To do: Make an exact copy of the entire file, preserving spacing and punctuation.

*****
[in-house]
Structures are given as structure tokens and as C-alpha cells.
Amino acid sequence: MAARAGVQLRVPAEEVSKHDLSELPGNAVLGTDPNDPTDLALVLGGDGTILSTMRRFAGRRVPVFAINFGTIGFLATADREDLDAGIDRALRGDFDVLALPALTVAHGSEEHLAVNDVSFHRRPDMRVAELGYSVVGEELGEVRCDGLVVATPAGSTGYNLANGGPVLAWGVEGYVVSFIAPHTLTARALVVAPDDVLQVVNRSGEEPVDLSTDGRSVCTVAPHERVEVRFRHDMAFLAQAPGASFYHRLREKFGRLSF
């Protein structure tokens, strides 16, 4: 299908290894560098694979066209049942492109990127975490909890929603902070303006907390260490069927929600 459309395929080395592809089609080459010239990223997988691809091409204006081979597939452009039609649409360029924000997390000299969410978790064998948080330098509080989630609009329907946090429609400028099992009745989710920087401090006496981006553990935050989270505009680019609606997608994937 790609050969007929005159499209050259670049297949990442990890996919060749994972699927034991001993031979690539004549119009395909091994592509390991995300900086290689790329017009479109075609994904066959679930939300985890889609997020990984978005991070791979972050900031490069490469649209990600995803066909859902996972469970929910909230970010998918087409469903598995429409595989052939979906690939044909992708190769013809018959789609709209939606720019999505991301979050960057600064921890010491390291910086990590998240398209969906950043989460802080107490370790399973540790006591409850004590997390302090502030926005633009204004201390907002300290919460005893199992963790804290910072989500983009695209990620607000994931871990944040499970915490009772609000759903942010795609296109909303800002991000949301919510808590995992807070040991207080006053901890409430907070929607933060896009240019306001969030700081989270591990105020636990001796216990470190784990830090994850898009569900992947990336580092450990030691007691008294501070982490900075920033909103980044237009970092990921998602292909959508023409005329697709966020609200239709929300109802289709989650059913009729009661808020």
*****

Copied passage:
[in-house]
Structures are given as structure tokens and as C-alpha cells.
Amino acid sequence: MAARAGVQLRVPAEEVSKHDLSELPGNAVLGTDPNDPTDLALVLGGDGTILSTMRRFAGRRVPVFAINFGTIGFLATADREDLDAGIDRALRGDFDVLALPALTVAHGSEEHLAVNDVSFHRRPDMRVAELGYSVVGEELGEVRCDGLVVATPAGSTGYNLANGGPVLAWGVEGYVVSFIAPHTLTARALVVAPDDVLQVVNRSGEEPVDLSTDGRSVCTVAPHERVEVRFRHDMAFLAQAPGASFYHRLREKFGRLSF
């Protein structure tokens, strides 16, 4: 299908290894560098694979066209049942492109990127975490909890929603902070303006907390260490069927929600 459309395929080395592809089609080459010239990223997988691809091409204006081979597939452009039609649409360029924000997390000299969410978790064998948080330098509080989630609009329907946090429609400028099992009745989710920087401090006496981006553990935050989270505009680019609606997608994937 790609050969007929005159499209050259670049297949990442990890996919060749994972699927034991001993031979690539004549119009395909091994592509390991995300900086290689790329017009479109075609994904066959679930939300985890889609997020990984978005991070791979972050900031490069490469649209990600995803066909859902996972469970929910909230970010998918087409469903598995429409595989052939979906690939044909992708190769013809018959789609709209939606720019999505991301979050960057600064921890010491390291910086990590998240398209969906950043989460802080107490370790399973540790006591409850004590997390302090502030926005633009204004201390907002300290919460005893199992963790804290910072989500983009695209990620607000994931871990944040499970915490009772609000759903942010795609296109909303800002991000949301919510808590995992807070040991207080006053901890409430907070929607933060896009240019306001969030700081989270591990105020636990001796216990470190784990830090994850898009569900992947990336580092450990030691007691008294501070982490900075920033909103980044237009970092990921998602292909959508023409005329697709966020609200239709929300109802289709989650059913009729009661808020």